Rescuing orphaned young monkeys in Peru
Monkey conservation in South America
Peru is one of the countries with the highest biodiversity. At least 36 species of monkey are native to the country, including the rare Rio Mayo titi and the yellow-tailed woolly monkey, of which only about 250 animals survive and which is therefore critically endangered. The most severe threat to the monkeys is deforestation: Day by day their habitat continues to shrink because of encroaching agriculture, mining and logging into the rain forest. And these industries bring poachers. Just like in the rest of the Amazon, monkeys in Peru are hunted intensively. Especially the larger species have very little chance of escape from the modern weaponry that poachers are now able to bring even to the remotest corners of their habitats. Younger animals are often left to fend for themselves or kept as pets. While bush meat used to be hunted just for self-sufficiency, hunting for monkeys is now a commercial venture – with the corresponding kill rates. There are areas of forest, where monkeys have disappeared altogether.
Daily care for woolly and spider monkeys in Peru.
At the Ikamaperu rescue centre, orphaned and sick monkeys are cared for.
Number of orphaned woolly and spider monkeys that receive their daily ration of milk and fruit.
Taking care of the monkeys at the rescue centre saves their lives and is an important contribution to the preservation of their species.
Prevent the extinction of these critically endangered woolly and spider monkeys as well as safeguarding the biodiversity in South America.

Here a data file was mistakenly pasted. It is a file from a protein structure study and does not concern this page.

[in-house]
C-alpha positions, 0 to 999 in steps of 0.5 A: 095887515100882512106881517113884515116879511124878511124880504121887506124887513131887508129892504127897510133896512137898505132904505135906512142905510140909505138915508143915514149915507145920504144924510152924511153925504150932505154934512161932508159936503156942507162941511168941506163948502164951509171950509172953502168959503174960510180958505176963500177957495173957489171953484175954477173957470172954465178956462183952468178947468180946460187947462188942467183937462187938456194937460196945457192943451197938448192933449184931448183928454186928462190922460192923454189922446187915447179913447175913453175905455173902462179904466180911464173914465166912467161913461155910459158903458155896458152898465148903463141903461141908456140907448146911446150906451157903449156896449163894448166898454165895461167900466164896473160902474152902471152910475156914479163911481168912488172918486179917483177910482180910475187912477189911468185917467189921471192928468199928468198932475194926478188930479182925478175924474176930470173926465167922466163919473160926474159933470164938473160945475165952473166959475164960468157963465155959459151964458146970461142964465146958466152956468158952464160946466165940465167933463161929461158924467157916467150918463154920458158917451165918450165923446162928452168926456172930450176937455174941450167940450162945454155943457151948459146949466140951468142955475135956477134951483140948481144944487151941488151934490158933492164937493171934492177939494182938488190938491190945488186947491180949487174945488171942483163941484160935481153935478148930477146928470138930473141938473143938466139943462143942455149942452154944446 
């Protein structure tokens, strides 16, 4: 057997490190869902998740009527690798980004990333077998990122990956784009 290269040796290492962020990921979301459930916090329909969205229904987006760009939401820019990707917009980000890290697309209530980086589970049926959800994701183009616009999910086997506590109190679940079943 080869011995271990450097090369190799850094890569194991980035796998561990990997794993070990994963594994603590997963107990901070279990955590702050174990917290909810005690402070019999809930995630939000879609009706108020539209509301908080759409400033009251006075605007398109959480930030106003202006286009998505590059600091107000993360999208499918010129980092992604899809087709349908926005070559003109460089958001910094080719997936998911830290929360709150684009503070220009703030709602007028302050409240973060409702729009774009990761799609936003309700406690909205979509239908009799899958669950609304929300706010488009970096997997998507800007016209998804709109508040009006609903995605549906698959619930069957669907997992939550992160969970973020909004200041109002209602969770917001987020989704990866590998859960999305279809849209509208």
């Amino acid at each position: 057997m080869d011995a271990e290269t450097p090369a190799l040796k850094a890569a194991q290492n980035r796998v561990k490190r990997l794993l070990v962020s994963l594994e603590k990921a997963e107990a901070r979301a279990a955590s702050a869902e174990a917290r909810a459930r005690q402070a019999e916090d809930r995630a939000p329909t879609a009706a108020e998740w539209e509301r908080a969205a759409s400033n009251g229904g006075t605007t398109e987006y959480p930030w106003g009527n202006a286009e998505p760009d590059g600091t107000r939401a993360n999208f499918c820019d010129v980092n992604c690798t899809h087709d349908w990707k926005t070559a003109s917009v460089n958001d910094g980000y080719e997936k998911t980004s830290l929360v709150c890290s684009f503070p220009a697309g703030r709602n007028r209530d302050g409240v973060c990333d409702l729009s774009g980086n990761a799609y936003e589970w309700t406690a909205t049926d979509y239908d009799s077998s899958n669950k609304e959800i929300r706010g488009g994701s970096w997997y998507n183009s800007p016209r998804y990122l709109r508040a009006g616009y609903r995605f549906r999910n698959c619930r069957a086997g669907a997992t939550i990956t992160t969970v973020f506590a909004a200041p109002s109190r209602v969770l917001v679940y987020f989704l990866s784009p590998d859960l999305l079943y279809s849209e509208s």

In 1999, Helene and Carlos Palomino founded the monkey rescue centre Ikamaperu in the northern Amazon, in order to care for orphaned and sick woolly and spider monkeys, and reintroduce them into the wild.
All around the rescue centre, hectares of land were purchased, reforested and reconnected to existing forests to allow the monkeys and other wild animals to move between different areas. In the land restoration, mostly fruit trees were planted to provide food for the animals.
The orphans raised in the rescue station are then reintroduced to these areas and help to keep the natural environment intact – which is important not only for the monkeys.
The good deed
The good deed ensures a daily ration of fresh fruit and milk for the monkeys held at the rescue centre. The goal of the centre is to reintroduce their charges back into the wild after a period of rehabilitation. In the long run, this will ensure their survival as a species.
31 773 800
Number of inhabitants
Gross domestic product per capita per year
Human Development Index
Peru is said to be the country with the greatest number of bird species in the world: more than 1,800 (more than Europe and North America combined).
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